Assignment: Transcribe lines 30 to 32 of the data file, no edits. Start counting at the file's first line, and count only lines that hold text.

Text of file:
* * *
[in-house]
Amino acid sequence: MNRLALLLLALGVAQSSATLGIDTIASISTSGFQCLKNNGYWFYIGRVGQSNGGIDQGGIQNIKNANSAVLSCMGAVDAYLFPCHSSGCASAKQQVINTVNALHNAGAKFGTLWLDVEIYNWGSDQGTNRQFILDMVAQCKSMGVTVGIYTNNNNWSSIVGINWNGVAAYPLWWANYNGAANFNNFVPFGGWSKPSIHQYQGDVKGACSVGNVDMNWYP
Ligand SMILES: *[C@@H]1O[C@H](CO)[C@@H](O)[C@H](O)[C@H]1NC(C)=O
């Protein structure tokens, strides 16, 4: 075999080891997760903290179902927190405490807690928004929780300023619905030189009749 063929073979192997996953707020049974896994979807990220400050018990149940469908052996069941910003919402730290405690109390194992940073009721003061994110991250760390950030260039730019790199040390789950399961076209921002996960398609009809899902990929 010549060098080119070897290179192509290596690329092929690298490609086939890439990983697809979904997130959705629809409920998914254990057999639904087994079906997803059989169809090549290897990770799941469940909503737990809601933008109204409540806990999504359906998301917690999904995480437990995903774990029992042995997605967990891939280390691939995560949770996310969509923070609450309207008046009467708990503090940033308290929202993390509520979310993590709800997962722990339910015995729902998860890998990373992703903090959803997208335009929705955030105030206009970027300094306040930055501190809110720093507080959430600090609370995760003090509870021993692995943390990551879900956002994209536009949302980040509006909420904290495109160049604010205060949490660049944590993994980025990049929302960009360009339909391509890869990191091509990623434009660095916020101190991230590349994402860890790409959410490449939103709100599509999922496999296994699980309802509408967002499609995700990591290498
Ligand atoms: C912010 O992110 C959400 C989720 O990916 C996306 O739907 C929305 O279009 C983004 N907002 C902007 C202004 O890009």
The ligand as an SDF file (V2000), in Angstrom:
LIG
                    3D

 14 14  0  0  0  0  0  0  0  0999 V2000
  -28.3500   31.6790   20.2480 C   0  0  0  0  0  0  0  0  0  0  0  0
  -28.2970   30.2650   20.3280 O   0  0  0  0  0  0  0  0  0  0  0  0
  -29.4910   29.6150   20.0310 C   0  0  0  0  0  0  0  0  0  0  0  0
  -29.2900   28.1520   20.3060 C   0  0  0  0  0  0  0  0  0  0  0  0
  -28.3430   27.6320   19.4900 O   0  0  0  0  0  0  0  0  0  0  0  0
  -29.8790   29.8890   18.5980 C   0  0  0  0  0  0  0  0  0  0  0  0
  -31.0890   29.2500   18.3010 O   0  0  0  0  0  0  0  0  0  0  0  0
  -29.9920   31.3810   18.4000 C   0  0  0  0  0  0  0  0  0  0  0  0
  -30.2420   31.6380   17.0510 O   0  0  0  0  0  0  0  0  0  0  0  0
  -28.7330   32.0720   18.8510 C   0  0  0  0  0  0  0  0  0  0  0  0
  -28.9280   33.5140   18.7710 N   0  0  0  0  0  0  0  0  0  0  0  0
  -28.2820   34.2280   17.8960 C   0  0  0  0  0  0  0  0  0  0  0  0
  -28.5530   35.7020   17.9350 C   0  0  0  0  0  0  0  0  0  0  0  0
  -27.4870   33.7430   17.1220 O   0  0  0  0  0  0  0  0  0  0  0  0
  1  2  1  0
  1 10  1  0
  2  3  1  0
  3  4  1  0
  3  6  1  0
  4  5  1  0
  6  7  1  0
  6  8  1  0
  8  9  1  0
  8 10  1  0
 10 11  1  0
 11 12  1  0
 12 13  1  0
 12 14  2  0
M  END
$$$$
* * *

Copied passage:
  6  7  1  0
  6  8  1  0
  8  9  1  0